“Your mind is already polluted,” says Ms. Dehkhoda, the school principal, to a class of young Iranian girls. All they can do is nod while being punished for a crime they didn’t even commit: having sex. Using a horror story as a way to police young girls’ bodies is common in Iran, but for Ava (Mahour Jabbari), she’s tired of the hypocrisy. She finds out that her extremely strict mother wants to prevent any interaction with boys or questionable friends, despite getting pregnant with her before wedlock. Her mother and father think that they understand her, but how could they? She’s a 17-year-old girl trying to discover herself in a modern-day Tehran, and the shadow of Iran’s oppression is following her at every step.
AVA is loosely based on writer/director’s Sadaf Foroughi’s own coming of age story in Iran. In a grand debut, Jabbari plays the titular character, a frustrated 17-year-old who starts as a quiet, invisible presence, and turns into a rebellious scapegoat. Her mother, Bahar (Bahar Noohian), wants her to give up her studies in music for a safer career path; her father, Valid, may be on Ava’s side but he’s never around enough to support her. This leaves Ava and Bahar alone to butt heads over what is expected of a young Iranian woman.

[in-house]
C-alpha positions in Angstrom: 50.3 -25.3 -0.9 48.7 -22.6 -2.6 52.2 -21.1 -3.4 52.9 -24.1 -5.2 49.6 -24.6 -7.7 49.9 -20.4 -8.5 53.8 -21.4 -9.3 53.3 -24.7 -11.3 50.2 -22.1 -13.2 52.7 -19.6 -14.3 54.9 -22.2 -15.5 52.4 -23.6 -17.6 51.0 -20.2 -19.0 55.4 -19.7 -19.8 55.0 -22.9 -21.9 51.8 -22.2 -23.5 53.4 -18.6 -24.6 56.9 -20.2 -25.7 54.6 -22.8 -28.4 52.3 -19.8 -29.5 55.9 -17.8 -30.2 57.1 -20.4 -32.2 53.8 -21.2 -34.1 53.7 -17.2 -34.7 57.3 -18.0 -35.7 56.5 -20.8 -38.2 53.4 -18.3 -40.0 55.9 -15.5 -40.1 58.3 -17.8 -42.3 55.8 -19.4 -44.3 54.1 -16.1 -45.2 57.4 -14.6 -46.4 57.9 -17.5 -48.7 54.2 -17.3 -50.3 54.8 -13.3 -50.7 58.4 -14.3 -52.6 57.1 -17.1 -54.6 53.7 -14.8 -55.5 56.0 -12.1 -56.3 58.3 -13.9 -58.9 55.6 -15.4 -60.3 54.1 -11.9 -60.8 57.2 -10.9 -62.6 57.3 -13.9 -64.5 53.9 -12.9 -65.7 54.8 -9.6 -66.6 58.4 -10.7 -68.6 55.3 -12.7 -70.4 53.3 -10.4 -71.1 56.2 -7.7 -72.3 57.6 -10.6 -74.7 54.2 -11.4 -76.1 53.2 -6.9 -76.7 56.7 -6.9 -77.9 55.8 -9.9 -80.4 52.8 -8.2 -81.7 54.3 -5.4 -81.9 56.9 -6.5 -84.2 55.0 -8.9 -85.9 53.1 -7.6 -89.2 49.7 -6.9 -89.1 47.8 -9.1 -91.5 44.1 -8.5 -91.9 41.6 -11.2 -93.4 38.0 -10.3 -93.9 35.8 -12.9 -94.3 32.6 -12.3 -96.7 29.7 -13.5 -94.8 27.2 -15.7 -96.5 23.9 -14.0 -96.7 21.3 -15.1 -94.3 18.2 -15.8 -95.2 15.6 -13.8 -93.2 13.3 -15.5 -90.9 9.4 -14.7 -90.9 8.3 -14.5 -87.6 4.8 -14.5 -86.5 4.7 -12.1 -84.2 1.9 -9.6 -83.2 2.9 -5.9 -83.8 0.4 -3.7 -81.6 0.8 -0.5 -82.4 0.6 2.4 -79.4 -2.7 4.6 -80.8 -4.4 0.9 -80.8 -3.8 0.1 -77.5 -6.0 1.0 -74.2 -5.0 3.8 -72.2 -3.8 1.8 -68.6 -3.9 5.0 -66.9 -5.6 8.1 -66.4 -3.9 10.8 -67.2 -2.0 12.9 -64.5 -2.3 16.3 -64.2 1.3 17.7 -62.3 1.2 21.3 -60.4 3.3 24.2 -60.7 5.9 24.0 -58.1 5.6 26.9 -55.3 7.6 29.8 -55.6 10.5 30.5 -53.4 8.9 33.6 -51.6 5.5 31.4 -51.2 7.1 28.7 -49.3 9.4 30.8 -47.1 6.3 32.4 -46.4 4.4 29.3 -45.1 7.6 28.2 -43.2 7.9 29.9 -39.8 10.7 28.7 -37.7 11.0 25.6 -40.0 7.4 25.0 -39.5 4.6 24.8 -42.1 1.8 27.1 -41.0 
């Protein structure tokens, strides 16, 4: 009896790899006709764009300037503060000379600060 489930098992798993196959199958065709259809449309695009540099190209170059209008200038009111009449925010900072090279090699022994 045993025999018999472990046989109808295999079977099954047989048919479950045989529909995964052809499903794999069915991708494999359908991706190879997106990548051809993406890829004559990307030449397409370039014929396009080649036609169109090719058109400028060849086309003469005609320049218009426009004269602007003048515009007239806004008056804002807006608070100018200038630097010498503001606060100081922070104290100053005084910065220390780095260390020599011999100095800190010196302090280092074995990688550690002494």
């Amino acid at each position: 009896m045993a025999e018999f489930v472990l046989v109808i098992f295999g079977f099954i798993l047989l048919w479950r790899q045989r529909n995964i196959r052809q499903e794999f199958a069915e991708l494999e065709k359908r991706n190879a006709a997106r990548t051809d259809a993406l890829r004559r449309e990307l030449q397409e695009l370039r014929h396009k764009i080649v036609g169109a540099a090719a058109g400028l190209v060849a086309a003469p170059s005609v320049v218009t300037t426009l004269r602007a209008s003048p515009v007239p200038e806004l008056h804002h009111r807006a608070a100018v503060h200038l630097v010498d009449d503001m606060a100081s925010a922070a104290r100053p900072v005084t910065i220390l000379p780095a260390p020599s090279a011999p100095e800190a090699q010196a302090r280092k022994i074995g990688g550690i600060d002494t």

Foroughi shows that she knows her film history. Her stunning frames mimic some of the all-time greats from Truffaut to Kar Kai. She approaches each scene with a sense of voyeurism and various off-kilter shots. Mirrors are strategically placed behind actors so that they are used to look at others but never at each other.
AVA feels like an Asghar Farhadi film because it’s quietly explosive. Its story is tightly knit and doesn’t need any melodramatic moments to make an impact. It’s through the adult women’s actions that we become appalled. Ms. Dehkhoda is a nasty woman who wears white gloves to protect herself from the girls’ “wretchedness.” Her intimidation makes the students report anything that she deems immoral, making the school even less of a safe place for young girls.
But Ava’s worst enemy is her mother, Bahar, a woman who desperately wants her daughter to achieve the same privileges she has. She forbids Ava from seeing her best friend, Melody, a fatherless child; she also has Ava visit a gynecologist to make sure she’s still a virgin after catching her hanging out with a boy. Eventually, you realize that Bahar is as much as a victim in this cruel cycle of patriarchal traditions. She must continuously prove herself in her male-dominated field, which leaves her exhausted.
AVA might take place in Iran, but the message is universal. Foroughi beautifully illustrates the frustrations of being a woman in an oppressive society. Ava and Bahar may have remarkably different viewpoints, but deep down, they’re suffering from the same malady. Not too often do we see an Iranian film starring and directed by women, but Ava is a good start for much-needed representation.